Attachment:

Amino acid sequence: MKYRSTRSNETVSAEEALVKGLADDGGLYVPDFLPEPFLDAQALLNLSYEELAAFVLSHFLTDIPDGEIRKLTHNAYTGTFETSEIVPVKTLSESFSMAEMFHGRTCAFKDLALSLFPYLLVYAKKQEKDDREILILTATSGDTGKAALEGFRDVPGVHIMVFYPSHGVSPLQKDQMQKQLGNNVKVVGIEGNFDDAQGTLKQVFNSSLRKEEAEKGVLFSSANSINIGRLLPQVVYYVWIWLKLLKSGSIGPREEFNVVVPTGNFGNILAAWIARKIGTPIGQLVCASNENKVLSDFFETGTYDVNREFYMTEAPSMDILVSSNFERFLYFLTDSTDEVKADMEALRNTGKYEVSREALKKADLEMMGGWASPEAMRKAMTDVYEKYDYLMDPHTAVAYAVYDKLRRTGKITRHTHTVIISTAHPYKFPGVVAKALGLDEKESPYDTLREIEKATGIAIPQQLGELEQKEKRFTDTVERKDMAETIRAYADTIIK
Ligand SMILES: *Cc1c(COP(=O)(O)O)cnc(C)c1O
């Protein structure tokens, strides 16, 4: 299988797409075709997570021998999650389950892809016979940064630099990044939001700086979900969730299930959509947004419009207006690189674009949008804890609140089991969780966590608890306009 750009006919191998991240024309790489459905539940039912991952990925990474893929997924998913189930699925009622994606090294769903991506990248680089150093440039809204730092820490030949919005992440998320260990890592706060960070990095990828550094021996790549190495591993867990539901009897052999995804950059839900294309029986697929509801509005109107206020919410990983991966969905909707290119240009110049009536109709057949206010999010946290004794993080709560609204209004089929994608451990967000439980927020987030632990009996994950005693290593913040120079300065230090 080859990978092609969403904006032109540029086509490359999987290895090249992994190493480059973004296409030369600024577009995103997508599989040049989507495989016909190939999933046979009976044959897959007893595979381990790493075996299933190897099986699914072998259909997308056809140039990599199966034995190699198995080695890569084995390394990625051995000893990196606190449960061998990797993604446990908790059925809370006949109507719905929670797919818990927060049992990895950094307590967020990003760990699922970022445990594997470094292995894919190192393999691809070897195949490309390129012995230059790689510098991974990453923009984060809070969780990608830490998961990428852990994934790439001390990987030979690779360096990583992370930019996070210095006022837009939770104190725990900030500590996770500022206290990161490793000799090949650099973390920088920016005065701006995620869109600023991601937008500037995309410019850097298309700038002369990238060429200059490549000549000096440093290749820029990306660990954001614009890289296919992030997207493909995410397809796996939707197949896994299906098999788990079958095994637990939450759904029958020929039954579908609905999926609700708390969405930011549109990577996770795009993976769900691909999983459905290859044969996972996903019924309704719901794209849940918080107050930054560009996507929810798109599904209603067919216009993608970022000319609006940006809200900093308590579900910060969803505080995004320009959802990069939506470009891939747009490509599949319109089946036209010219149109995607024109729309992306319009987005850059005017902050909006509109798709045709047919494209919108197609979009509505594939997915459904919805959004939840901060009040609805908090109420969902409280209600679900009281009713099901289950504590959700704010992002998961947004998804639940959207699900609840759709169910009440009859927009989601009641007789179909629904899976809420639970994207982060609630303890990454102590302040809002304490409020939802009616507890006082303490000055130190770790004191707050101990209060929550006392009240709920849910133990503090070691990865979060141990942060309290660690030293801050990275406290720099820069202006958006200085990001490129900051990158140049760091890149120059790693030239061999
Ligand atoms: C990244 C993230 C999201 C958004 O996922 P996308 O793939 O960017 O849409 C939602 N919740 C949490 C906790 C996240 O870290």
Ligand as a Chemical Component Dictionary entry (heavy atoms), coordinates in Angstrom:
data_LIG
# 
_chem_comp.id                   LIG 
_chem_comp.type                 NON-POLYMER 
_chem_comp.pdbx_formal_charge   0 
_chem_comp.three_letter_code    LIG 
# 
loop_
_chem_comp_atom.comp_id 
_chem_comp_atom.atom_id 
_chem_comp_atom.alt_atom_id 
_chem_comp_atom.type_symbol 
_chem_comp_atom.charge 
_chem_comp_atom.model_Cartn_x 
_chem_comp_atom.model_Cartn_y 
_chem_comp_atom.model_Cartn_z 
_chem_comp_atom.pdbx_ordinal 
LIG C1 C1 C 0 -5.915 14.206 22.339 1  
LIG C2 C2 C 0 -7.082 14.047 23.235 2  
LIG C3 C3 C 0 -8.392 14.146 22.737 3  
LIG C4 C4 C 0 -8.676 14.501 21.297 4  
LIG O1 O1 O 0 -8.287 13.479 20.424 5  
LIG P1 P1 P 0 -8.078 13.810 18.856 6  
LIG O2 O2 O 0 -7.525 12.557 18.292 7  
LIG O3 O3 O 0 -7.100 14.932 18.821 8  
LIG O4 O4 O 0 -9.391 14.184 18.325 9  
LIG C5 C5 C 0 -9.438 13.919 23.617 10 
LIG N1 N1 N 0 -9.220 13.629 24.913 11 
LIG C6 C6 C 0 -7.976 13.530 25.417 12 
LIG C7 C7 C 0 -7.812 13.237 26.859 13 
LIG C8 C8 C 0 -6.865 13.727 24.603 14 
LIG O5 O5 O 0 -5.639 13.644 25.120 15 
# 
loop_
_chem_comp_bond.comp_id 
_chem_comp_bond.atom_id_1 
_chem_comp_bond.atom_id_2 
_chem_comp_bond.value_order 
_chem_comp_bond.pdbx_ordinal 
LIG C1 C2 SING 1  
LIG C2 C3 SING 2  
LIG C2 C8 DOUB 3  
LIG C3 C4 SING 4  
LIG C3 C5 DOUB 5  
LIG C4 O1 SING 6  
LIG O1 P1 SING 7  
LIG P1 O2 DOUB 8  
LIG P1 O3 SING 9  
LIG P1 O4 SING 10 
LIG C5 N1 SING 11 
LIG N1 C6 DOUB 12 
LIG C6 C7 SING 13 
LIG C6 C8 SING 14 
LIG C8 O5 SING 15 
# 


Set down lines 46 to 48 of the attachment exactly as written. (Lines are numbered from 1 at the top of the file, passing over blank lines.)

LIG C2 C3 SING 2  
LIG C2 C8 DOUB 3  
LIG C3 C4 SING 4  